Quick & Easy Bread Recipe
This Easy Bread Recipe is perfect for that delicious dinner when you want some crusty bread that can be whipped up without fuss! This is one of those bread recipes that will always be in rotation.
Easy Bread Recipe
This delicious bread is so fat and crusty it makes the most delicious addition to any dinner. I couldn't wait to sit down at dinner the first time I made it and I cut it open almost immediately and slathered on some butter. Shall we say... heaven!
Essential Tips for Making Homemade Bread!
• Tired of ending up with dry and crumbly bread?
• Do you find that your dough is flat and refuses to rise?
• Is bread-making taking up too much of your valuable time?
I was amazed that this recipe only uses FIVE ingredients and takes minimal time to mix and knead. You can even knead it by hand because it only requires about 5 minutes! Five ingredients and five minutes kneading. Amazing!
How Do You Make this Easy Bread Recipe?
- Mix the dough: This is a very wet, sticky dough – it won’t form a ball right away.
2. Knead the dough: Kneading only takes 5 minutes for this dough and it's super easy and pliable.
Let the dough rise (1 hour): Put the dough in an oiled bowl, cover and watch magic happen!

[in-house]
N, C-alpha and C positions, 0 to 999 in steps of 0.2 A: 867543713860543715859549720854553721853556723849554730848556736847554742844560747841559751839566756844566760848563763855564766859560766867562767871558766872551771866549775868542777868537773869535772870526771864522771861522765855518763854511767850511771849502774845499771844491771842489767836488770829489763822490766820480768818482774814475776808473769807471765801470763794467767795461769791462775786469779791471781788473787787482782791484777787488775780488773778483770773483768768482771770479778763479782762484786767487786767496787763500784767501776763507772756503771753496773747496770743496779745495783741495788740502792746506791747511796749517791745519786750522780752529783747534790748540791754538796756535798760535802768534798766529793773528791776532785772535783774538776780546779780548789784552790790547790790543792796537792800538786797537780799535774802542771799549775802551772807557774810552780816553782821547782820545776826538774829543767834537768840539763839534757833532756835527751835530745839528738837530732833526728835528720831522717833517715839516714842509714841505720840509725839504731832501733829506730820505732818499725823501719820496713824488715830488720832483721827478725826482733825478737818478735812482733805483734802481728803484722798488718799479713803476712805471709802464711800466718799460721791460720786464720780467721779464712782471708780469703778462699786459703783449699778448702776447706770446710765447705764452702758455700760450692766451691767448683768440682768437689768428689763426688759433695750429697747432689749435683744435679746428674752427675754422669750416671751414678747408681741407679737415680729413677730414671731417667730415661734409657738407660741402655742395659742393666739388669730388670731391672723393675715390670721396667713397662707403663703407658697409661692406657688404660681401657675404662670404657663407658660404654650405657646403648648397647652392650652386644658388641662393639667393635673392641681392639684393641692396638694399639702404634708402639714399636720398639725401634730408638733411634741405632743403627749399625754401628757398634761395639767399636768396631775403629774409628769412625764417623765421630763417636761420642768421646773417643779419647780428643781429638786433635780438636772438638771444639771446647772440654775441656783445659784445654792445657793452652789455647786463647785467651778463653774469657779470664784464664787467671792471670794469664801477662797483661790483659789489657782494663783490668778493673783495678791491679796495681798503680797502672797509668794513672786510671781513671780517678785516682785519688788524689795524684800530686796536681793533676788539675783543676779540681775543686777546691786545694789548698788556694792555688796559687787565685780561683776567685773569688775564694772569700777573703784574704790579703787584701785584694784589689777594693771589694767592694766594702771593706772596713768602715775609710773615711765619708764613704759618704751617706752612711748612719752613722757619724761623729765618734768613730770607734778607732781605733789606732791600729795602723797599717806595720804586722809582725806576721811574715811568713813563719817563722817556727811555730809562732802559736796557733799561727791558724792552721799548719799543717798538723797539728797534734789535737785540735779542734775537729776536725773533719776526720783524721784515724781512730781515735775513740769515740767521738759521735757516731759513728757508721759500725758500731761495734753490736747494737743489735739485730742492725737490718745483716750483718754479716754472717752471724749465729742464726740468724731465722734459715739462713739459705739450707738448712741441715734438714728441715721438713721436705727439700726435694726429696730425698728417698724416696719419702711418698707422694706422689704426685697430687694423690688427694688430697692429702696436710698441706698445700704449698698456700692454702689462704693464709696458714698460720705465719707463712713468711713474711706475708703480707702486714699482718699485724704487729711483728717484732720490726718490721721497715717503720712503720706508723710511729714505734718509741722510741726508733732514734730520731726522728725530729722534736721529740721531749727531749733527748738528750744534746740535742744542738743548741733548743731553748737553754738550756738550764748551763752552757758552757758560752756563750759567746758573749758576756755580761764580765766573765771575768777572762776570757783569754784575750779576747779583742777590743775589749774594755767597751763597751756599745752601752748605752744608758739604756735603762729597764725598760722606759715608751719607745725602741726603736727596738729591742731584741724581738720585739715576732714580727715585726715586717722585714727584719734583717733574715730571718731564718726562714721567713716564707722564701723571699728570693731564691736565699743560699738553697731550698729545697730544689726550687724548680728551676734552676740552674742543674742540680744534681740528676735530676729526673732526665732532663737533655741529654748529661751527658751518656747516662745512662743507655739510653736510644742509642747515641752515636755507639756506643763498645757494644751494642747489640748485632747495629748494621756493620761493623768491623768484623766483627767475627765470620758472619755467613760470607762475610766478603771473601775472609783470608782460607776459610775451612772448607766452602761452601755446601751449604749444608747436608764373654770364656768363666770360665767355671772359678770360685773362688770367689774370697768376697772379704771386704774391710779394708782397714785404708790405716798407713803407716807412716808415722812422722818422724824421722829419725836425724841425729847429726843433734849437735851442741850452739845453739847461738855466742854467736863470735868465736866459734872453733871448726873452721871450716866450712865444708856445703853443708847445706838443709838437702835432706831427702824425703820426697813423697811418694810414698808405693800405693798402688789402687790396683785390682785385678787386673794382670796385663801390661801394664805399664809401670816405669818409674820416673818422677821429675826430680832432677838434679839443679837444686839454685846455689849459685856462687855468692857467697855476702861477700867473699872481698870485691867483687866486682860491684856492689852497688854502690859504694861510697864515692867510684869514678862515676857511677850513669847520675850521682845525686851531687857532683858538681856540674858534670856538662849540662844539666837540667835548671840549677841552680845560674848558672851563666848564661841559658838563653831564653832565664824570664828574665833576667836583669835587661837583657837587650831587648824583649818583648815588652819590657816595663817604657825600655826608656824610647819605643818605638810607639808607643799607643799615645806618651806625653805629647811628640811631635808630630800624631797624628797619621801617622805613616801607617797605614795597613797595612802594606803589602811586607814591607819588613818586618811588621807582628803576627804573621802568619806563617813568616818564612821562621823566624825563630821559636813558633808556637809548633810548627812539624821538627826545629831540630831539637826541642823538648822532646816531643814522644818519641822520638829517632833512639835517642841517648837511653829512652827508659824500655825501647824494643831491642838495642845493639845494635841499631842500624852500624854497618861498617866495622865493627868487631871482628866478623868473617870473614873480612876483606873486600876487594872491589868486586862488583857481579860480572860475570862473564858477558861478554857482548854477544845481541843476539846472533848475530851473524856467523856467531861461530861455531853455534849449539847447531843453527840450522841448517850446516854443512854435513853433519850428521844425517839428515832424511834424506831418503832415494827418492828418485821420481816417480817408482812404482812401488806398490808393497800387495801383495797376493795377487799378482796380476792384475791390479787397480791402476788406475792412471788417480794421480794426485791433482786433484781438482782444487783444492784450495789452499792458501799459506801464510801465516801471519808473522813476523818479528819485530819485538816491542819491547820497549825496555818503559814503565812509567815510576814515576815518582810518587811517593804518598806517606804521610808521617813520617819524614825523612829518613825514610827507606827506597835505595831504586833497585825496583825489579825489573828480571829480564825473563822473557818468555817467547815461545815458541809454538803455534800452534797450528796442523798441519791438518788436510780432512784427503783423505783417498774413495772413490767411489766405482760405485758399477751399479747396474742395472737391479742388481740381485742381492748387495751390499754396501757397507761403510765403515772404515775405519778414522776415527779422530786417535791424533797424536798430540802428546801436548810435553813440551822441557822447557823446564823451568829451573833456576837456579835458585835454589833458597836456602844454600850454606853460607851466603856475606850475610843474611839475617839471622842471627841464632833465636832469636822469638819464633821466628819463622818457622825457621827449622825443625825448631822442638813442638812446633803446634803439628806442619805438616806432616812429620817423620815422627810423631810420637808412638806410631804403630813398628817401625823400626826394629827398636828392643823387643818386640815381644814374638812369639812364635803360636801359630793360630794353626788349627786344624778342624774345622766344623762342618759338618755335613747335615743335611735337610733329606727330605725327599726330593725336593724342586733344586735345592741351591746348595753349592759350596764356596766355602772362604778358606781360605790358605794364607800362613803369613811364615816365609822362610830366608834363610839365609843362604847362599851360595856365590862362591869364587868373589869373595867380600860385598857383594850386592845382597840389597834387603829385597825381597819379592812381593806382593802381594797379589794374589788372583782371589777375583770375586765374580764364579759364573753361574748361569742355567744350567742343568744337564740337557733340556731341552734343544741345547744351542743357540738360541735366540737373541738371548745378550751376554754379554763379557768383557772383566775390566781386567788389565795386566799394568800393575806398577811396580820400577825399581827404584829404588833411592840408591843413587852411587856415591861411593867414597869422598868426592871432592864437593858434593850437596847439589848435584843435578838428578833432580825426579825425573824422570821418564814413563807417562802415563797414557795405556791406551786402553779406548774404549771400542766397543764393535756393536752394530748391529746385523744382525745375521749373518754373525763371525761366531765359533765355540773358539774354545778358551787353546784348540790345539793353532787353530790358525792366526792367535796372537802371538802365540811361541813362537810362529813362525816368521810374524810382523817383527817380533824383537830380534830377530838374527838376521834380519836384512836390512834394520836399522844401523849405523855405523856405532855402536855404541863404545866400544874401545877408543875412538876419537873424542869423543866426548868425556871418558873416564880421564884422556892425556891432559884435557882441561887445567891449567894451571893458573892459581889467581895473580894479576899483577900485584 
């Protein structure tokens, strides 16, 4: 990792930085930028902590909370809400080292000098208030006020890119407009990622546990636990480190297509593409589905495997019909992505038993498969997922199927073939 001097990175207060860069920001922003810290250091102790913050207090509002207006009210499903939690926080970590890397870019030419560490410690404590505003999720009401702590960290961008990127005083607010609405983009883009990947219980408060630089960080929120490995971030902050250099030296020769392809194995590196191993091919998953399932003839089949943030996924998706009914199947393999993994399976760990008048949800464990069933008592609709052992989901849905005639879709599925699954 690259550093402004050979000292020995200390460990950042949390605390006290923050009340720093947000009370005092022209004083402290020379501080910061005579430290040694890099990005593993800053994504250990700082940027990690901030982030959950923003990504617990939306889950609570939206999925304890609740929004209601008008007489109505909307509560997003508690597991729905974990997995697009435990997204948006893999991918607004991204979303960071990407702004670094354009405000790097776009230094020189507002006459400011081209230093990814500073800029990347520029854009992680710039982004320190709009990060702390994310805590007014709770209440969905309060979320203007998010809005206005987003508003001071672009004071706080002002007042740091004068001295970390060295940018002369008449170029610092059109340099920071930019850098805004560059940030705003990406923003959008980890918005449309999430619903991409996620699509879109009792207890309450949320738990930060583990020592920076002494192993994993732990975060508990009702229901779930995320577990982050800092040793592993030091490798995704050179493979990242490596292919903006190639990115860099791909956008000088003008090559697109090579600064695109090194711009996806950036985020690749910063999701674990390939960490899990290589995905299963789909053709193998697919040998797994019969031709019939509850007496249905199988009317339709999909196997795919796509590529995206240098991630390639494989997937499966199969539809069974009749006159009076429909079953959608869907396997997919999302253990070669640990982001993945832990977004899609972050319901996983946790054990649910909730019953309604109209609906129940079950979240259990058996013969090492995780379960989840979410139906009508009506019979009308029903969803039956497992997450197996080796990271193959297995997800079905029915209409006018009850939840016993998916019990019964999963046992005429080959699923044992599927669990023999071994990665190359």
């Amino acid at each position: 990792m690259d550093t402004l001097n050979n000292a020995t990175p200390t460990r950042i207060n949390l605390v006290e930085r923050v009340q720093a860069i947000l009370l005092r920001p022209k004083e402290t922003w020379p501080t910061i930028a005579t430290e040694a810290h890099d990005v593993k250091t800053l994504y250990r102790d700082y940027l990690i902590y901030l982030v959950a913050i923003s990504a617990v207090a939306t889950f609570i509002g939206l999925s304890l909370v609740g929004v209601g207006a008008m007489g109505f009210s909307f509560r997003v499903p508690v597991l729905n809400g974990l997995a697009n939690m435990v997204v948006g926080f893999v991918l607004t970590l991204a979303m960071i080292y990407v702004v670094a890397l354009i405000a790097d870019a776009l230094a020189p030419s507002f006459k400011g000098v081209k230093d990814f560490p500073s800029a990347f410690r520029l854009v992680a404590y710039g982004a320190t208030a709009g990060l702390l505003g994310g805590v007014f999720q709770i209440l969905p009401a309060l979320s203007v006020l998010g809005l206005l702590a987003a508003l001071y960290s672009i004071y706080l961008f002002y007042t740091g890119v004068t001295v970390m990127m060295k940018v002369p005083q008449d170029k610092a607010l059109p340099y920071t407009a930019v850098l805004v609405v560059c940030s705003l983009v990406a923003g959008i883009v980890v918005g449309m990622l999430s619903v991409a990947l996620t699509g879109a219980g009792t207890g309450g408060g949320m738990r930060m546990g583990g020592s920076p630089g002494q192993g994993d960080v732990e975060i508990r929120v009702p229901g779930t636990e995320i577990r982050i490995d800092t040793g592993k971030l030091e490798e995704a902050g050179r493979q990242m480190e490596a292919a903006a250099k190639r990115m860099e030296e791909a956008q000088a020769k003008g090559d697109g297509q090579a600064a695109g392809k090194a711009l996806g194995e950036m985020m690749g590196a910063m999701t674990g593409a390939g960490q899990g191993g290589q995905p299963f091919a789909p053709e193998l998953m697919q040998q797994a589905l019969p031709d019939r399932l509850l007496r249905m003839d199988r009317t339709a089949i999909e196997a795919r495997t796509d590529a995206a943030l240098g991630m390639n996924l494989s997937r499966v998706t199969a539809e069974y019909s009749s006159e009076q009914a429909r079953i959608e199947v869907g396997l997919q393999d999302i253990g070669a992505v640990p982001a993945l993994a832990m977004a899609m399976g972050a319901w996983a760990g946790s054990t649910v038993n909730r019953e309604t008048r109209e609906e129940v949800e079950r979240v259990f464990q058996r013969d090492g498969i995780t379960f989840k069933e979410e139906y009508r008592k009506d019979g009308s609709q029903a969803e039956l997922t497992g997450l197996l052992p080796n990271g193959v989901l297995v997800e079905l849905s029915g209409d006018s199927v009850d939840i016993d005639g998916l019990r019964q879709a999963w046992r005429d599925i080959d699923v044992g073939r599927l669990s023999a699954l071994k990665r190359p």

Shape the dough (5 minutes): Lightly flour a cutting board, tip the dough out and cut it in half. Then shape it into an oval. Then fold it into thirds and roll out with your hands so it's about a 10-inch long tubular shape.
Let the dough rise again (45 minutes): When your dough is shaped, set it on a baking sheet and cover.
Bake (20 minutes): Add the bread to the preheated oven and bake for 20 minutes. I added a cast-iron pan with water to the bottom rack of the oven which helped the bread get nice and crusty!
Let the bread cool, slice, and enjoy!
What do I do with Yeast?
As long as you don't kill your yeast with hot water and keep it stored properly you will be good! I like to buy mine in bulk from Costco and then I freeze most of it, keeping a small amount in an airtight container in the fridge.
What is the difference between active dry and instant yeast?
Active dry yeast needs to be dissolved in water before using, while instant yeast can be mixed right into dry ingredients. When you are making a recipe in the bread machine, you want instant yeast. I prefer active dry yeast because mixing it with water allows me to know that it's still fresh and active. There's nothing worse than mixing up a batch of bread dough only to have it refuse to rise!
What about my flour?
Bread flour is just flour with a higher protein content or gluten than all-purpose flour which helps breads rise more and come out fluffier. But you can still make a high-quality loaf of bread with all-purpose flour. In fact, that's all I use for my bread!
How can I make sure my bread rises properly?
Sometimes my house is pretty chilly, especially in the winter and I worry that my dough isn't going to rise properly. Here are a few of my tricks I use to make sure that happens.